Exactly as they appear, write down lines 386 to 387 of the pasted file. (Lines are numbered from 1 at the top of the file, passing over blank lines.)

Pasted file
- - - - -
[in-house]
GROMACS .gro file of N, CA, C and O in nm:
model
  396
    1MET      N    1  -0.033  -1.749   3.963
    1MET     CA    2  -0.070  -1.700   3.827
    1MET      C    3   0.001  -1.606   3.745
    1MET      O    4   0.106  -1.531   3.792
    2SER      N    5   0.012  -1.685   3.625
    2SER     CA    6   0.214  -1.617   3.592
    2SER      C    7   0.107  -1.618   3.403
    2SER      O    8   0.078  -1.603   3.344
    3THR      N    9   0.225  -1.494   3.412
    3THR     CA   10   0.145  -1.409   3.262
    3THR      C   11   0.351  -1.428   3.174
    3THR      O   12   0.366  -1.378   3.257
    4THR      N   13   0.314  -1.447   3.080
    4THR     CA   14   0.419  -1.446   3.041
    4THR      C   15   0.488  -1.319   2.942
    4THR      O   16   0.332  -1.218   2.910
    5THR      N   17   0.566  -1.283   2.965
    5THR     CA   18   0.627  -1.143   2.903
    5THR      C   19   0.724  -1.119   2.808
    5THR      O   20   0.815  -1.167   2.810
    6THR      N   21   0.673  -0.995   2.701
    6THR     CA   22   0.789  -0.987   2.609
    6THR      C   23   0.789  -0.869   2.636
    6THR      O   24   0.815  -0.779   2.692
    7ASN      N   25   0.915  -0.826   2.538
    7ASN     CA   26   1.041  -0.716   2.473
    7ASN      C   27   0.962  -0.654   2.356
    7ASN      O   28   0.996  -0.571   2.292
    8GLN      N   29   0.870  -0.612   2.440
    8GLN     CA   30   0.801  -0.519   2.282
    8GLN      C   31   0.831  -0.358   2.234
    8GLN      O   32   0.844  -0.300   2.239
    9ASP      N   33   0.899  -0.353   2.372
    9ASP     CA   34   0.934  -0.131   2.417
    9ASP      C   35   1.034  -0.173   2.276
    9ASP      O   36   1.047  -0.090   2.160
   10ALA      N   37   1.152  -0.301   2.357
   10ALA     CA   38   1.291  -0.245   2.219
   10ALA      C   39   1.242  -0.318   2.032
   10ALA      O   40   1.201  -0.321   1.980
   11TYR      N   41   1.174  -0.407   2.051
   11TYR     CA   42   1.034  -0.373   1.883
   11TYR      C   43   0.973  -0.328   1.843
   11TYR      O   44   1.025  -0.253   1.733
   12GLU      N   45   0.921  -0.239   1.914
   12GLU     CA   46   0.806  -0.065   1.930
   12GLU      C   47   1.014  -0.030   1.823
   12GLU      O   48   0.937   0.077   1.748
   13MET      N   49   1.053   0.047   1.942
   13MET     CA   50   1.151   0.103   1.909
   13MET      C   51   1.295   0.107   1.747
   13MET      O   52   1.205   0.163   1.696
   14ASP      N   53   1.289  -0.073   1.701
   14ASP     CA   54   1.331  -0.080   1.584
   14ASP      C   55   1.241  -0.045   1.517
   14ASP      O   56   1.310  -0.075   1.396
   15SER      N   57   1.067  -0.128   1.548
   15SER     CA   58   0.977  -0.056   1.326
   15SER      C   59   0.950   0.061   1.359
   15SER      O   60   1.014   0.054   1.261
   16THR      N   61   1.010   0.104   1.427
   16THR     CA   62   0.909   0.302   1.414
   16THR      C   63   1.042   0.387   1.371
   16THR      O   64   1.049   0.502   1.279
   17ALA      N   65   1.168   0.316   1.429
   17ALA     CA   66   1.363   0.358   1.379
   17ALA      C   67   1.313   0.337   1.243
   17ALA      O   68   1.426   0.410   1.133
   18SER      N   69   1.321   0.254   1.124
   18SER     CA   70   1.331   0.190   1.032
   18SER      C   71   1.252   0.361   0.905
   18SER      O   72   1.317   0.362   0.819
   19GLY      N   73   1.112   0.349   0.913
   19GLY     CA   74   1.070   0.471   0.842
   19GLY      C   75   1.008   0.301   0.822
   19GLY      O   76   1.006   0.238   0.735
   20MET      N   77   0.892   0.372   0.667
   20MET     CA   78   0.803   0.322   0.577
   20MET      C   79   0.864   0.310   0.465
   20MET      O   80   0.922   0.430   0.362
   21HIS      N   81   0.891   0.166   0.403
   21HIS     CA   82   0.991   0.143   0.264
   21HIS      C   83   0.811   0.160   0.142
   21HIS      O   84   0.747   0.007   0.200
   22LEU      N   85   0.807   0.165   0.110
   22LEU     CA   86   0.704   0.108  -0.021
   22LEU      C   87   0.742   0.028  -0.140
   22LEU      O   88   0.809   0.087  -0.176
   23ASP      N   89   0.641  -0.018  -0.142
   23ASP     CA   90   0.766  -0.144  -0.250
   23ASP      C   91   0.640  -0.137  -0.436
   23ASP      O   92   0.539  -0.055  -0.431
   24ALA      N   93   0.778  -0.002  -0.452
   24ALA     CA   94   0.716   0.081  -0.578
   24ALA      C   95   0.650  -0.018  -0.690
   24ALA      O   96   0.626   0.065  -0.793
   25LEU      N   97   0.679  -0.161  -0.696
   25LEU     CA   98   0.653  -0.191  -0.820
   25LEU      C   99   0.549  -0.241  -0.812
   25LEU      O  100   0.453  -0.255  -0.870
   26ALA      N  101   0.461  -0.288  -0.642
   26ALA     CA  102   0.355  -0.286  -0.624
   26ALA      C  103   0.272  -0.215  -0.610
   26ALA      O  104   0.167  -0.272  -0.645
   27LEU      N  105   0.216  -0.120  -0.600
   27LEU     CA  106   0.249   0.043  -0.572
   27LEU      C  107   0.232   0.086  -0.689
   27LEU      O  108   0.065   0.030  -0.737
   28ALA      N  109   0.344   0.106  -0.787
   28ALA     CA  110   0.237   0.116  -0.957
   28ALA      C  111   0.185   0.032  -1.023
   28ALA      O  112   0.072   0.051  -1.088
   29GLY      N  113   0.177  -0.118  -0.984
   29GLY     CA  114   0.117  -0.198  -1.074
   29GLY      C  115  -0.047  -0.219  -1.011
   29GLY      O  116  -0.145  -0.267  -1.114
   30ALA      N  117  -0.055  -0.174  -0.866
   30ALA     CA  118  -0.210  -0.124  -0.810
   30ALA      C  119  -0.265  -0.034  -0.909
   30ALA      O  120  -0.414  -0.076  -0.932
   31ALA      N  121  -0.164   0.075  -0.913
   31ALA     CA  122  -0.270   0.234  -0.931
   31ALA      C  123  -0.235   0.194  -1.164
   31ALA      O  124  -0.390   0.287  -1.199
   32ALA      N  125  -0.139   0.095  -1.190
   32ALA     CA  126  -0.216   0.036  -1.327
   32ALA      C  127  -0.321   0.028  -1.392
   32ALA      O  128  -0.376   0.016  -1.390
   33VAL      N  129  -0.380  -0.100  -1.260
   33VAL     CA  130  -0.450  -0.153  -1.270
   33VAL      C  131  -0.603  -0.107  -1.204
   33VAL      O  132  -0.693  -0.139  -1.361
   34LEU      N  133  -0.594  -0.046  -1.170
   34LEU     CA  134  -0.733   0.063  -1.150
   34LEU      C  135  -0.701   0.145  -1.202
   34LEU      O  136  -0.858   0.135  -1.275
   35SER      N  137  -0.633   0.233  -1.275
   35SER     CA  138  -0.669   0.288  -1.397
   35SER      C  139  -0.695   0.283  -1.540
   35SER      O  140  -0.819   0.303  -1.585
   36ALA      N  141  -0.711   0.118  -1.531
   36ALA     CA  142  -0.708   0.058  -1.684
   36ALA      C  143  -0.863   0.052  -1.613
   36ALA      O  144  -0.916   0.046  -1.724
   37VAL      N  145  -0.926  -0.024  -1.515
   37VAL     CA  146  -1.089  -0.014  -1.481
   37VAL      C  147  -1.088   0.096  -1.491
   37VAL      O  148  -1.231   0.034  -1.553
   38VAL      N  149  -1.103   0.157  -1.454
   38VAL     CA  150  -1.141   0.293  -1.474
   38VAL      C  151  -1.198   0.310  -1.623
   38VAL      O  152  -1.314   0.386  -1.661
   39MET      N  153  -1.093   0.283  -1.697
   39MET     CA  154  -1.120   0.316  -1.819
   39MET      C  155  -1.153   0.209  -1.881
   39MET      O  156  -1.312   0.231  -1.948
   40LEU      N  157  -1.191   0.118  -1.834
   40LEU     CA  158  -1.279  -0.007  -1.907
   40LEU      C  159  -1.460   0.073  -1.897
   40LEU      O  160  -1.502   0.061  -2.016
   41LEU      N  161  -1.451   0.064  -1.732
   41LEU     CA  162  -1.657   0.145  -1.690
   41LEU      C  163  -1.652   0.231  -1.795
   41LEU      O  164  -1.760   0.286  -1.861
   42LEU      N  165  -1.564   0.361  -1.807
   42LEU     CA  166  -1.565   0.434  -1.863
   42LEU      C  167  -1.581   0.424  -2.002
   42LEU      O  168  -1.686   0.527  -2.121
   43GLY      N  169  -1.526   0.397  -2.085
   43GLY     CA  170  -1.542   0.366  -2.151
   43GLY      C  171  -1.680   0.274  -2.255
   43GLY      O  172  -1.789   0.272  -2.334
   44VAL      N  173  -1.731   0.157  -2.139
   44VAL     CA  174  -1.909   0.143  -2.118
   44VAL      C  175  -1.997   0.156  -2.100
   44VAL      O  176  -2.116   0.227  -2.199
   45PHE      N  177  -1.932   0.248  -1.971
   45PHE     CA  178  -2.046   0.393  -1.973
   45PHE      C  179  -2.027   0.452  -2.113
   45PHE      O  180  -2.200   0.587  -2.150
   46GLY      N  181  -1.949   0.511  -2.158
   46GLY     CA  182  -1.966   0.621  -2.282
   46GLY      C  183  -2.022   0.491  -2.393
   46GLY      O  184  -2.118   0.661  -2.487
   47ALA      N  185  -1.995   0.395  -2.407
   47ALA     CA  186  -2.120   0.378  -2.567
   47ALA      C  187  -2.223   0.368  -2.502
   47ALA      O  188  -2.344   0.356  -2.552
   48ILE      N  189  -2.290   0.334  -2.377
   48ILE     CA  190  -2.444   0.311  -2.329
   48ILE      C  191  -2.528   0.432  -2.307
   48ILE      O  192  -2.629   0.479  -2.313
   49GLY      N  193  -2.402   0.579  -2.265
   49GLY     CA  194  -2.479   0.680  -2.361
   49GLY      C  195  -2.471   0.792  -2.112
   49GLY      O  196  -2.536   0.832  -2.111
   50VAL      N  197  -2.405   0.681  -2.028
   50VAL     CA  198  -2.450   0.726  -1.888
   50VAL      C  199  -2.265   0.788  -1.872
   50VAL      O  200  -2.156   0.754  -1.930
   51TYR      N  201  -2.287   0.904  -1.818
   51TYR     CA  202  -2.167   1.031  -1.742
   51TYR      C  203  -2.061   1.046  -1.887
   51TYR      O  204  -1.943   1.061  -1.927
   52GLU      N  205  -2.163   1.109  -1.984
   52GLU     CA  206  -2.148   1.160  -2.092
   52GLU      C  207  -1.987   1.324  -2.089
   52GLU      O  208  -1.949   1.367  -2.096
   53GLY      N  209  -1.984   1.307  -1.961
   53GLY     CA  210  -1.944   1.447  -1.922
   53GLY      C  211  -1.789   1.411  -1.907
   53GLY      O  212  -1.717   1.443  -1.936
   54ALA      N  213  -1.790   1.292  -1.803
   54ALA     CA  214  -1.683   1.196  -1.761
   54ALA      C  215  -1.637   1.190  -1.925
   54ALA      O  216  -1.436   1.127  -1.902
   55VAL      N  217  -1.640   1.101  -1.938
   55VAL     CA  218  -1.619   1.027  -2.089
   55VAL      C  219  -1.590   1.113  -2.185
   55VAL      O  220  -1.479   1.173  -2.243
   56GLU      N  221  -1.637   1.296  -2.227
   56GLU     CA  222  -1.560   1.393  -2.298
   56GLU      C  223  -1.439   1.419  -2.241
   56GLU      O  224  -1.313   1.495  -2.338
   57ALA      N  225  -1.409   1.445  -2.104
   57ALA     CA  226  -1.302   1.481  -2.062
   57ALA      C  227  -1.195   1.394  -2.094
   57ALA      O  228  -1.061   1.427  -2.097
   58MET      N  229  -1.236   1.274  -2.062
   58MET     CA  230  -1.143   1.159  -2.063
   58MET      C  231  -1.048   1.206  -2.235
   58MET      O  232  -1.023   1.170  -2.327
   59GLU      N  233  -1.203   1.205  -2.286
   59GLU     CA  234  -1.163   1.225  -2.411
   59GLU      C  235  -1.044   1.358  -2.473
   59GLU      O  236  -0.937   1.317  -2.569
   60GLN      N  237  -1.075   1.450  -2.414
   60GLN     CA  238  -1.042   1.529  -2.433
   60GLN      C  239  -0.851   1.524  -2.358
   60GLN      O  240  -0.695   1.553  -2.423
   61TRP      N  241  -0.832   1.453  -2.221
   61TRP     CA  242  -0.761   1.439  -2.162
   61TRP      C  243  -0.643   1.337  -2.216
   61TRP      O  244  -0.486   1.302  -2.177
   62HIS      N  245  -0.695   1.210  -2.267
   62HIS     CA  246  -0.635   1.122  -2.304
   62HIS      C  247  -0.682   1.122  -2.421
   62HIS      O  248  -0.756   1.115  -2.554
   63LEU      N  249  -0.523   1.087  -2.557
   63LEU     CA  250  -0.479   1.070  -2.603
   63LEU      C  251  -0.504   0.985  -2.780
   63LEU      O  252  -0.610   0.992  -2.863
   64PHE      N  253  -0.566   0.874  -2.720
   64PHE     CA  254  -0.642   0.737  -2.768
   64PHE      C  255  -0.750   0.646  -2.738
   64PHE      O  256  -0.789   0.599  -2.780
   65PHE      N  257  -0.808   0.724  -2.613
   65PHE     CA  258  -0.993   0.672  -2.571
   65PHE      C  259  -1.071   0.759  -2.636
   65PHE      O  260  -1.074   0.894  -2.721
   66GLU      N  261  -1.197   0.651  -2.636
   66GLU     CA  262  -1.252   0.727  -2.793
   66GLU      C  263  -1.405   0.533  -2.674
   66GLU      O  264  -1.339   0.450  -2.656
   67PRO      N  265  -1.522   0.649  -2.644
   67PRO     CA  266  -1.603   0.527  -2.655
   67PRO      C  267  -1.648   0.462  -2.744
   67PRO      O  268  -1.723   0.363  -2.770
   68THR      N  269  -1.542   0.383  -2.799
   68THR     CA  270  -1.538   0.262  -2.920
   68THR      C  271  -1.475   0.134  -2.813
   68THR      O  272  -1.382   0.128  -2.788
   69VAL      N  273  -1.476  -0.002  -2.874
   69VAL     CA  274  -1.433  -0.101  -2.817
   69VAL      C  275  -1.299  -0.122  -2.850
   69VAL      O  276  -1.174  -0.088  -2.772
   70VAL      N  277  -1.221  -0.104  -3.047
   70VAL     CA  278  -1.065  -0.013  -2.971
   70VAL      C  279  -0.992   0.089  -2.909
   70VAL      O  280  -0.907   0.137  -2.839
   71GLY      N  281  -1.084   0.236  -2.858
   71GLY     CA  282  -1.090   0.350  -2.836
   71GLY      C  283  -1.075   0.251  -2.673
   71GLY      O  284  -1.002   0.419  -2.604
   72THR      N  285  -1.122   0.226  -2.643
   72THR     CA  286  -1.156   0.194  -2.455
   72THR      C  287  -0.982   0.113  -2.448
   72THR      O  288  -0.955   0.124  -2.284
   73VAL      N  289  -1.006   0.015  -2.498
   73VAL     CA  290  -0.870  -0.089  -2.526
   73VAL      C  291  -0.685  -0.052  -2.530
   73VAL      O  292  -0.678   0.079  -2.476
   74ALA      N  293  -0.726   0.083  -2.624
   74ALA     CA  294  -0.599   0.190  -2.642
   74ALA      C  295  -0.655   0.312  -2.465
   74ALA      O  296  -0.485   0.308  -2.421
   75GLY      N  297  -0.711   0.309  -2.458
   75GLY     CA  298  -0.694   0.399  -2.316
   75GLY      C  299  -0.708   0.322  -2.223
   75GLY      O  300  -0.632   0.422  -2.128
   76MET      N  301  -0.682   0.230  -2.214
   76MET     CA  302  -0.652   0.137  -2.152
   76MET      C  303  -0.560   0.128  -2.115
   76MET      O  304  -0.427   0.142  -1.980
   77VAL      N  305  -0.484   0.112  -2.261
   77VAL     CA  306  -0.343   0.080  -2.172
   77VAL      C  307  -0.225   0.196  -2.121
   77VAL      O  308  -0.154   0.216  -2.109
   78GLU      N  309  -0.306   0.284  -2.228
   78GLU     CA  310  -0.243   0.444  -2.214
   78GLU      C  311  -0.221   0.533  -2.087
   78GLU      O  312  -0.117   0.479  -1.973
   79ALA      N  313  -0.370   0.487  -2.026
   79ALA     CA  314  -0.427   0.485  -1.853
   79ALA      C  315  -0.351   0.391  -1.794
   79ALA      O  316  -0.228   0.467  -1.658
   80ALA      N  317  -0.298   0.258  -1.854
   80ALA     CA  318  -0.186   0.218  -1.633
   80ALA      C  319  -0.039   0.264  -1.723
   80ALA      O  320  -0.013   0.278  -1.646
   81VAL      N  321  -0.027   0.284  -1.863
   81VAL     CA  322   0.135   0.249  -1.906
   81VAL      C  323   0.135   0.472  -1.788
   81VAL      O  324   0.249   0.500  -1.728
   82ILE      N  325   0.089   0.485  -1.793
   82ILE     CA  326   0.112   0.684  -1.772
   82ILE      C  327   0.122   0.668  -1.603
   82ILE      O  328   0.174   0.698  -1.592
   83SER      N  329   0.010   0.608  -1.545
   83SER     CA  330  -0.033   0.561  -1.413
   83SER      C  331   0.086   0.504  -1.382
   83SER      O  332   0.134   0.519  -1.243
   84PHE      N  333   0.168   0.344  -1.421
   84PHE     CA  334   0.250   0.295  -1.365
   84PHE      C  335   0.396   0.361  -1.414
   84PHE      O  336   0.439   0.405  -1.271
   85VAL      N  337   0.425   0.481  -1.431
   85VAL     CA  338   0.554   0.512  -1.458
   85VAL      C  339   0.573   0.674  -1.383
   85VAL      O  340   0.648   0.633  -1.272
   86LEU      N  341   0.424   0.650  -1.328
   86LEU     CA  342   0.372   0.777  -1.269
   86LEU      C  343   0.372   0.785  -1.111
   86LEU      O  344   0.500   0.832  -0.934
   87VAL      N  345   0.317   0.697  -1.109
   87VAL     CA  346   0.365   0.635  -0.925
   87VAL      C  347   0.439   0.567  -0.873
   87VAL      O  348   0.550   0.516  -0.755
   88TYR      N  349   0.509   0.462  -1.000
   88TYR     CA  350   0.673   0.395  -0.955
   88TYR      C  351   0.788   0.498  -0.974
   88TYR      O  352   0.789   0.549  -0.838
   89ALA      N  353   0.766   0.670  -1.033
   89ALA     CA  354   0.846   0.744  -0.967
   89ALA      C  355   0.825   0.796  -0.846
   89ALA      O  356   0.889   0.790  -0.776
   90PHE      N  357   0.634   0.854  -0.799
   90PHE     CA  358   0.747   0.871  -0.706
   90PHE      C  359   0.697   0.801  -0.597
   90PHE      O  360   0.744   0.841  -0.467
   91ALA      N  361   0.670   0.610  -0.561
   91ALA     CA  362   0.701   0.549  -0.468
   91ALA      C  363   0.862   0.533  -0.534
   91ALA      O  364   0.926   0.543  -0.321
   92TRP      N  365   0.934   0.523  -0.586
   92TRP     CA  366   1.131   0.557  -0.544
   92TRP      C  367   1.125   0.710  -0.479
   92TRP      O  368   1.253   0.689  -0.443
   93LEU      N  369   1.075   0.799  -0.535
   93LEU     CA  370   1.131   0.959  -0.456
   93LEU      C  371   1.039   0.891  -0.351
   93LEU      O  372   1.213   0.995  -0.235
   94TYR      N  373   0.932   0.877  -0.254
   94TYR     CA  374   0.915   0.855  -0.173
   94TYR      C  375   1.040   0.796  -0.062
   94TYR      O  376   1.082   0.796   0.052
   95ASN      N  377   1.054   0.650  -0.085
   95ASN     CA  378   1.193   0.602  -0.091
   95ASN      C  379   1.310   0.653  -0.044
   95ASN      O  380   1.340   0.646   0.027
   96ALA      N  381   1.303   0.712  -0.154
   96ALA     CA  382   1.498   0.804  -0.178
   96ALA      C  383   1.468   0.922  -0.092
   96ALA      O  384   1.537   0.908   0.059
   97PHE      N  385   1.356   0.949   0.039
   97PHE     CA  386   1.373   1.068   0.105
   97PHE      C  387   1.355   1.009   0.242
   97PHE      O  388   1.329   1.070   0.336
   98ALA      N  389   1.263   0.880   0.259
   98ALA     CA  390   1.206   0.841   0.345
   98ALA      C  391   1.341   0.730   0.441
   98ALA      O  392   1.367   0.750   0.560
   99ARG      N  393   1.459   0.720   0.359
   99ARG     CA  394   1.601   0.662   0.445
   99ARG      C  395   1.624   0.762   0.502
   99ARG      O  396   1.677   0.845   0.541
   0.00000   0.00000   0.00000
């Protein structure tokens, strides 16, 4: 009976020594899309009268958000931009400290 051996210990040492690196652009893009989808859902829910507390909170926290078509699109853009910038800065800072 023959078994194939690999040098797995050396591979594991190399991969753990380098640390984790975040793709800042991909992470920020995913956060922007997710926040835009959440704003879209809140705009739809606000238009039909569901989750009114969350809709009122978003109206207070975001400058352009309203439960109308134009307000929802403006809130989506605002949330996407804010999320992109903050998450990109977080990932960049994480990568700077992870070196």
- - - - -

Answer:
   96ALA     CA  382   1.498   0.804  -0.178
   96ALA      C  383   1.468   0.922  -0.092